Bruce Sanderson-While I agree with you that Trimbach Riesling Cuv¿Fr¿ric-¿ile is exceptional, I'm not as confident that, as you put it, "Trimbach¿s philosophy takes some of the guesswork out of when to drink, since they are released when the brothers feel they are ready."I've opened bottles that were clearly too young to drink. Indeed, the last several times I opened a 1999 (twice in 2005, once in 2006), it was so closed as to be undrinkable. And it didn't improve after being decanted for hours, or left in the opened bottle for days. Now it's possible that this is an unusual vintage (or an inferior one), but my guess is that this wine won't be ready to drink for quite some time.You mentioned, though, that "the [Trimbach] brothers felt that the [2003 Cuv¿Fr¿ric-¿ile] was forward and round, therefore ready to enjoy." And based upon this, I'll give it a shot. But I must confess that I have my doubts: just three years in the bottle seems a bit young for this wine. I've opened the 1998 Fr¿ric-¿ile, for instance, when it was about seven years old, and it was breathtaking. But two years ago, the rather knowledgeable merchant who sold me the 1997 said it would be best to hold that particular vintage for several more years. So for now at least, I'm cellaring the 1997, the 1999, and the 2000.All of which is to say, I'd be grateful for more reliable, and more specific, guides in WS as to when a wine--particularly a Riesling--is not simply approachable, but at, or near, its peak. This seems to be even more of an issue with German Rieslings. I've had wonderful Sp¿esen--Gunderloch, Selbach-Oster, St-Urbans-Hof--that were lovely to drink upon release (though the acidity is indeed rather sharp), but the drinking window is quite small; roughly two years after the vintage date, the wines close up abruptly (the 2004 St-Urbans-Hof was already closed last summer), and may not open up again for another half dozen years or more.
Joe Cuomo
New York —  January 25, 2007 9:53pm ET
P.S. Sorry, but it seems WS's blog parameters swallowed up some of the words in my post, such as Cuvee Frederic-Emile (which appears above as Cuv¿Fr¿ric-¿ile) and Spatlesen (which appears above as Sp¿esen) and Trimbach's philosophy (which appears above as Trimbach¿s philosophy).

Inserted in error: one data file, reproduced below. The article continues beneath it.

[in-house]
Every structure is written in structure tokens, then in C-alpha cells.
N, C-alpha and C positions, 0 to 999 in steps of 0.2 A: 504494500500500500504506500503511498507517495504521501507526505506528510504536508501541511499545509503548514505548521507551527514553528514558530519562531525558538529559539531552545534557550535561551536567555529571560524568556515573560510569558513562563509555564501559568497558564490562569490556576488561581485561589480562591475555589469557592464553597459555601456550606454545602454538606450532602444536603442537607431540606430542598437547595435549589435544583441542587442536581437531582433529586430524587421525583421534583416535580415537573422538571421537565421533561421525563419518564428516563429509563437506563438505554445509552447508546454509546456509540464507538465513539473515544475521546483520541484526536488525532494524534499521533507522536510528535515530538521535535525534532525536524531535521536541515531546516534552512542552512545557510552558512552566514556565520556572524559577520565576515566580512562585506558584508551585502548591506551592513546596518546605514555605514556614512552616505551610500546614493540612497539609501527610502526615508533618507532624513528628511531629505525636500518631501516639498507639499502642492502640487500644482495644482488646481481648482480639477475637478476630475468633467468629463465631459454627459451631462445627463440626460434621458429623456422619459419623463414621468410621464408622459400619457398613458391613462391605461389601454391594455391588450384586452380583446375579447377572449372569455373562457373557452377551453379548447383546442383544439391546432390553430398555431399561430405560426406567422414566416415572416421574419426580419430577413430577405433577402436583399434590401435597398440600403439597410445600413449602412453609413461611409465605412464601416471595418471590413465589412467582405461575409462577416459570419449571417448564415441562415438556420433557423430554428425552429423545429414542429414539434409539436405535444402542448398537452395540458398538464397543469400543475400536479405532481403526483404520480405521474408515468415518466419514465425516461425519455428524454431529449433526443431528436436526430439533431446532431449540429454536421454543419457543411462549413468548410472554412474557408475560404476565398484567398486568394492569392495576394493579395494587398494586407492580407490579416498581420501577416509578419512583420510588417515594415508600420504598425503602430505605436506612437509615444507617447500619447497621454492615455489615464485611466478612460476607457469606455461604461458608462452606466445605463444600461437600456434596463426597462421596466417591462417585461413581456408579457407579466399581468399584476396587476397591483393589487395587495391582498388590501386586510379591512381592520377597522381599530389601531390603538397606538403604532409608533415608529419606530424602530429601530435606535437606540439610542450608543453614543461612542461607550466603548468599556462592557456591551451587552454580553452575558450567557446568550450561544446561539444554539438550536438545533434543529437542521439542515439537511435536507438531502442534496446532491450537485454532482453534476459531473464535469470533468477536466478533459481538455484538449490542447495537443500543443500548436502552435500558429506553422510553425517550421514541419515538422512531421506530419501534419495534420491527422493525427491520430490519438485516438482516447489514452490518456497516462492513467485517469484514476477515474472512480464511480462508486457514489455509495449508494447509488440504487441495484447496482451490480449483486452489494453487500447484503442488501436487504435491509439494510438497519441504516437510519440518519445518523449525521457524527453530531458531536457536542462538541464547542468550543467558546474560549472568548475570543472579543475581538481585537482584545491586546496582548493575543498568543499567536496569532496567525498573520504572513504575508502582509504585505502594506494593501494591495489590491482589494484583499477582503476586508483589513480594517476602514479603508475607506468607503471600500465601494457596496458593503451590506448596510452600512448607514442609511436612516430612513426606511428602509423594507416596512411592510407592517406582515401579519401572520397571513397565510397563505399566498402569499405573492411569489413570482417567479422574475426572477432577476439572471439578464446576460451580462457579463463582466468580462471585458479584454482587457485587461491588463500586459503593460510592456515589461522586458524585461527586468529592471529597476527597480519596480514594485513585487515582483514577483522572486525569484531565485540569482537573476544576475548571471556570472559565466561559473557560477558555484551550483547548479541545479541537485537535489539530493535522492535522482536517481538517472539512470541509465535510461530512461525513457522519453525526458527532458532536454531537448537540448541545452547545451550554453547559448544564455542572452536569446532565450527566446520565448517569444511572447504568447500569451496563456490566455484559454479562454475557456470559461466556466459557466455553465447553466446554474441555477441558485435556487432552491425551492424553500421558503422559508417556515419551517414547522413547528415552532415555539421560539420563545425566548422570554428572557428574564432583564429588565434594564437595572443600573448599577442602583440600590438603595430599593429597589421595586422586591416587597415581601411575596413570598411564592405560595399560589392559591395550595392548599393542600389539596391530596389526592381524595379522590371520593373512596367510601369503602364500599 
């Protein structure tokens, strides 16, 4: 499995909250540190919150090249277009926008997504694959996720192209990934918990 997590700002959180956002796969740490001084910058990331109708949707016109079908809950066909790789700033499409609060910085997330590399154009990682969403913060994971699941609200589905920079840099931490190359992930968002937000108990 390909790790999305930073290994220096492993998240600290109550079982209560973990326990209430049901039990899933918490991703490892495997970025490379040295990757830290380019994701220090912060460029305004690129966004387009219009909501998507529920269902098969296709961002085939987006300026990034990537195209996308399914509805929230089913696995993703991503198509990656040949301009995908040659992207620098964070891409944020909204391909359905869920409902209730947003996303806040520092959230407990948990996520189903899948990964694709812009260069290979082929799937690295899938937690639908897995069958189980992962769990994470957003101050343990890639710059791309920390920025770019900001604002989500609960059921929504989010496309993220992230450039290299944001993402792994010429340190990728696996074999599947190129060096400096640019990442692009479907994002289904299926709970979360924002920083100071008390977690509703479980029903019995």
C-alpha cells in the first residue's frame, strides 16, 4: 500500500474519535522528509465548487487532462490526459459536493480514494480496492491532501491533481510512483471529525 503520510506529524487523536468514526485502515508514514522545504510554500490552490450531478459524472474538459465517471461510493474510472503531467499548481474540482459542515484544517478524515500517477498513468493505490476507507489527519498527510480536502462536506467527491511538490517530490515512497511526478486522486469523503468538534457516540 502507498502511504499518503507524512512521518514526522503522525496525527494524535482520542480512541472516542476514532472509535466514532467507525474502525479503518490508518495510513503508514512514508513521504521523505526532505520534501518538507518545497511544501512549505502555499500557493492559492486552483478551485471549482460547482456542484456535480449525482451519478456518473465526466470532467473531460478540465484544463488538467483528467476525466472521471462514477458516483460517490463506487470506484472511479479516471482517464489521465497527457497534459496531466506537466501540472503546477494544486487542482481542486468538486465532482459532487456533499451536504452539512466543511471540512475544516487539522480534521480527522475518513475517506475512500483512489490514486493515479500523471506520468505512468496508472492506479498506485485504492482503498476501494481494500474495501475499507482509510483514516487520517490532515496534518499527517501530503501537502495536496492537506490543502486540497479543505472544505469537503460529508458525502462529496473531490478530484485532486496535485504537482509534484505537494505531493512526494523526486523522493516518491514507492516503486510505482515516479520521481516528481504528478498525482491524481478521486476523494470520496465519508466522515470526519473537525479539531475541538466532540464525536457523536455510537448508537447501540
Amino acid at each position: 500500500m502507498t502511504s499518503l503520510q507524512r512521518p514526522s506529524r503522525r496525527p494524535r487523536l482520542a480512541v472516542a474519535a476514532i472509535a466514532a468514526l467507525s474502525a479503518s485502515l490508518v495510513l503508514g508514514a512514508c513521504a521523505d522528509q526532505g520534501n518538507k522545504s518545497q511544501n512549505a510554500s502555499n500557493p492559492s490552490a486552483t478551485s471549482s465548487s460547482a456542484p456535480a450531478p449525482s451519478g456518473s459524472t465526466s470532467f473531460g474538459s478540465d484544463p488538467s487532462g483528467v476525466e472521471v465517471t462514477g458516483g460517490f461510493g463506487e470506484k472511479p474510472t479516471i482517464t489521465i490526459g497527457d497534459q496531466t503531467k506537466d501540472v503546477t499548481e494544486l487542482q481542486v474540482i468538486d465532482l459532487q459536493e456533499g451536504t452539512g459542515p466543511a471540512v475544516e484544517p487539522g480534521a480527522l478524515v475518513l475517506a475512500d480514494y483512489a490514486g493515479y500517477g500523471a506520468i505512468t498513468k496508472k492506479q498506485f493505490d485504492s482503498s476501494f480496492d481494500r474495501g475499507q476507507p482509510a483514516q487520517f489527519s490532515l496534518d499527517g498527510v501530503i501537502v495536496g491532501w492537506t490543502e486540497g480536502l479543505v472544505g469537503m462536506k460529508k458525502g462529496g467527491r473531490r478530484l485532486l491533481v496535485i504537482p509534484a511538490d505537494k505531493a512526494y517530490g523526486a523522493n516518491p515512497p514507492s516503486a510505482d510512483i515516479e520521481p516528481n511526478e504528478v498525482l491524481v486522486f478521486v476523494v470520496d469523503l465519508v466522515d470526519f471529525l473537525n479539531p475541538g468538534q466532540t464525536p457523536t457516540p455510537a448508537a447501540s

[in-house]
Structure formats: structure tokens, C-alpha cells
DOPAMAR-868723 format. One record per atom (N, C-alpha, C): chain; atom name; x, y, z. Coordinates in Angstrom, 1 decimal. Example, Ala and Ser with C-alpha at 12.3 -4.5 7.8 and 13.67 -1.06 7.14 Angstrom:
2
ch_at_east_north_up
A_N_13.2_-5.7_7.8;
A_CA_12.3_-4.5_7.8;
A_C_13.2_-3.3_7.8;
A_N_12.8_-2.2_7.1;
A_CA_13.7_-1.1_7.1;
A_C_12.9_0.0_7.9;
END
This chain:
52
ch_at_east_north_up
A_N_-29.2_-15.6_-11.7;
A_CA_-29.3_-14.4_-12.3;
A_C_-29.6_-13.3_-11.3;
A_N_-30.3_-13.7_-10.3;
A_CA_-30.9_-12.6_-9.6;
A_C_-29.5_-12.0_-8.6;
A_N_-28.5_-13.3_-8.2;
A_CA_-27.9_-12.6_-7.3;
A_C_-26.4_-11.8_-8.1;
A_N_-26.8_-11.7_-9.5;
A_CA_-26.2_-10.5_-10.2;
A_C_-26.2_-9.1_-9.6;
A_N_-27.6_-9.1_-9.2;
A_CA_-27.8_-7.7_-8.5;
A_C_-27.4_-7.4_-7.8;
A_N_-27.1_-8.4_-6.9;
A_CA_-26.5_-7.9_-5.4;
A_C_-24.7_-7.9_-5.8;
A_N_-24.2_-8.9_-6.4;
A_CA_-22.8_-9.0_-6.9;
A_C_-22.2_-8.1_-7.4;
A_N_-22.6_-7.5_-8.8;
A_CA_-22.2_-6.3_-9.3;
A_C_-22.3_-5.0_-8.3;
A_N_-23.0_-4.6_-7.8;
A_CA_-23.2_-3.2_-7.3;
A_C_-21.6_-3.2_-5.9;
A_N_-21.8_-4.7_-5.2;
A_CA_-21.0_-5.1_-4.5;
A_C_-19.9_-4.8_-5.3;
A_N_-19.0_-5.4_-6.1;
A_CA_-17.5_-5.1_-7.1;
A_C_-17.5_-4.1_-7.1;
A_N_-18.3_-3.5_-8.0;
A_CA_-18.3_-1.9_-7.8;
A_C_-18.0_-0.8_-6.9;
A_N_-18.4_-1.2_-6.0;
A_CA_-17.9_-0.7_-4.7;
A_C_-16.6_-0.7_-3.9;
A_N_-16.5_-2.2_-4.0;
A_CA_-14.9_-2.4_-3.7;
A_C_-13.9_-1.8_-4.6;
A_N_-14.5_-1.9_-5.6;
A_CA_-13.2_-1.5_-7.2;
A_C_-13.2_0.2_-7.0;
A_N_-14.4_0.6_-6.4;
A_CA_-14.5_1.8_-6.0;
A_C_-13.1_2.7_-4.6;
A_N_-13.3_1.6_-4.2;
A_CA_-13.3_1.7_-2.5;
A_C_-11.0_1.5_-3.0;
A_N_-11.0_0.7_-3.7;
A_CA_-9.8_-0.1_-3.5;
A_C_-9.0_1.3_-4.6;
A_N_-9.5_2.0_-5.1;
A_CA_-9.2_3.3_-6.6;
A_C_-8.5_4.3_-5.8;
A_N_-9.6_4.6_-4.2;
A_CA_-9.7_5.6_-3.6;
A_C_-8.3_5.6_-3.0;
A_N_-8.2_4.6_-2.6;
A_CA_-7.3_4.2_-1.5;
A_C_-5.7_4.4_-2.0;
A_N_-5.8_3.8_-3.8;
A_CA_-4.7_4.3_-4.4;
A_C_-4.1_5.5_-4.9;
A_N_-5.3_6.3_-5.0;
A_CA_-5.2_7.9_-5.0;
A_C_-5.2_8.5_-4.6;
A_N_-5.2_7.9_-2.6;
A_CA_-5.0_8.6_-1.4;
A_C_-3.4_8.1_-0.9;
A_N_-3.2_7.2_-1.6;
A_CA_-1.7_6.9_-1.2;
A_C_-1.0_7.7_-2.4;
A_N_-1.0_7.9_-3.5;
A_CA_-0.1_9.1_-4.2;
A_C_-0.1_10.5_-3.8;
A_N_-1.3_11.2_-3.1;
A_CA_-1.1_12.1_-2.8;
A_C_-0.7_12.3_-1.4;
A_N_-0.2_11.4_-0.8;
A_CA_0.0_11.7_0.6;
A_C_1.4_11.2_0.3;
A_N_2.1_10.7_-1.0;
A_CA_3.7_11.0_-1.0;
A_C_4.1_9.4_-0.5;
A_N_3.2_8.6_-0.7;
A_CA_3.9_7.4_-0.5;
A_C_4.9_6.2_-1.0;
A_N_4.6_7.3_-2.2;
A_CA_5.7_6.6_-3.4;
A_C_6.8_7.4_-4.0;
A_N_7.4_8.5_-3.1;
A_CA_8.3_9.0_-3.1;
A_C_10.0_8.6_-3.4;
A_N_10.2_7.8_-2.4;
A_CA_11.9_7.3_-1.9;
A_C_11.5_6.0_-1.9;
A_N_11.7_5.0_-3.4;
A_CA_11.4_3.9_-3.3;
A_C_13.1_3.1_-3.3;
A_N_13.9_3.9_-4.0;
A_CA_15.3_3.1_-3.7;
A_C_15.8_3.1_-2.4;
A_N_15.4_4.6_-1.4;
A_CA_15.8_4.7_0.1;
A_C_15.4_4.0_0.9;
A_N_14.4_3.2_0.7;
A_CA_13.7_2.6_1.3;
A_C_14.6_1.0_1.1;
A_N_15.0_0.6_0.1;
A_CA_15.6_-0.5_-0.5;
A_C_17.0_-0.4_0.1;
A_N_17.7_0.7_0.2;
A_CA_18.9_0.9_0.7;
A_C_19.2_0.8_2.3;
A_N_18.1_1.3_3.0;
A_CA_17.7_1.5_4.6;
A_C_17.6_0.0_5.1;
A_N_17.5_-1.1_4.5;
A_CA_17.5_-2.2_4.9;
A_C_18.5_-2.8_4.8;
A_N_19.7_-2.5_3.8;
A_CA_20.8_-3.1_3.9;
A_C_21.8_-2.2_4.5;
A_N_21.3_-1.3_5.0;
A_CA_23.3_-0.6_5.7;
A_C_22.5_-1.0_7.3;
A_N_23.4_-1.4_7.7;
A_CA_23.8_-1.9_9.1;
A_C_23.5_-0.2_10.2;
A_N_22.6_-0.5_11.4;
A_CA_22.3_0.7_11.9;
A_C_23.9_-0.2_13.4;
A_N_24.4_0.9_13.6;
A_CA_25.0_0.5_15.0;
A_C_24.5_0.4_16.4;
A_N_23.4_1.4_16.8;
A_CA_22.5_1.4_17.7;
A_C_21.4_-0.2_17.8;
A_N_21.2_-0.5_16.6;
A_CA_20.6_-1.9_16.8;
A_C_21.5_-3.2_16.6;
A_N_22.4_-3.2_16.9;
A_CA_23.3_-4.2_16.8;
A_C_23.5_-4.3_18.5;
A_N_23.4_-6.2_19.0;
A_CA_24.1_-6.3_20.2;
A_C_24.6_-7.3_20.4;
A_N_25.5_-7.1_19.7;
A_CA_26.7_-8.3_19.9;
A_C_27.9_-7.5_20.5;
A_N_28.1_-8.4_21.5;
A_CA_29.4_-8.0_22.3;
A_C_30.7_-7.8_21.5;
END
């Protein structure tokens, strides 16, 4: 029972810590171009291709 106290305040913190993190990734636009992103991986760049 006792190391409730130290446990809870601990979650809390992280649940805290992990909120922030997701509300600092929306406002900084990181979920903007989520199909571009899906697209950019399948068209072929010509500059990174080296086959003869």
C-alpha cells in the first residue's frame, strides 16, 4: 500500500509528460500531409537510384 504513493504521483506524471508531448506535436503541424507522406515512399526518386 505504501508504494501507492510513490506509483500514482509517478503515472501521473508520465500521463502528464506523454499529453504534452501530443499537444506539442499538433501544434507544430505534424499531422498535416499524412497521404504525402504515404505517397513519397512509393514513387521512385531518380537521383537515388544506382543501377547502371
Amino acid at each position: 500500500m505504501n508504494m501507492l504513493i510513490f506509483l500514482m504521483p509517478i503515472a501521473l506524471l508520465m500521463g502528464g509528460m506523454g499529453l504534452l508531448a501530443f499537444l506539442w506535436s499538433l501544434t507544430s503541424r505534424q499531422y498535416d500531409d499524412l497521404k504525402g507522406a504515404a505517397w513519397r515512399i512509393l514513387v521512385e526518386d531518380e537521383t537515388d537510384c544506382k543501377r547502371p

Joe Cuomo
New York —  January 26, 2007 2:24pm ET
Bruce Sanderson- I'm afraid I mispoke at the tail end of my first post on this thread. What I meant to say was that it was the 2003 St-Urbans-Hof Spatlese (not the 2004) which was already closed last summer (indeed, it began to close in late 2005). One other point, though, with regard to the drinking guides in WS. In the Buying Guide of the Jan. 31-Feb. 28 issue of WS, you rated the 2005 St-Urbans-Hof Spatlese Ockfener Bockstein at 93, and I agree: it's a beautiful wine. But you also say that it is "Best from 2008. . ." I drank the 2005 throughout last summer, and it was brilliant, one of the better young Spatlesen I've had (nearly as good as the young 2001s). The last time I opened a bottle was late last year and it was still drinking exceptionally well, and I expect it will continue to please for at least another summer, before closing down for another six or more years.
Bruce Sanderson
New York —  February 1, 2007 1:44pm ET
Joe,You raise a few good issues. First of all, we give a range of dates for when we believe a wine will be at its peak drinkability. Once it reaches this peak, it should remain on a plateau before gently fading. The better the vintage, the longer it takes to reach a peak but the longer the plateau.That said, wines don't always behave logically. I checked and it looks like I didn't rate the Frederic-Emile 1999, but as a vintage, it was cool and rainy, a more difficult year. The wines are leaner in general, with no shortage of acidity. The 2003 on the other hand, is low in acidity and therefore more forward. It remains to see how these wines will age.Germany is another story. German Riesling is delicious young, then changes over a period of time. Mature German Riesling is a different animal. It's good to experiment to see when you like to drink them.
Joe Cuomo
New York —  February 3, 2007 11:51am ET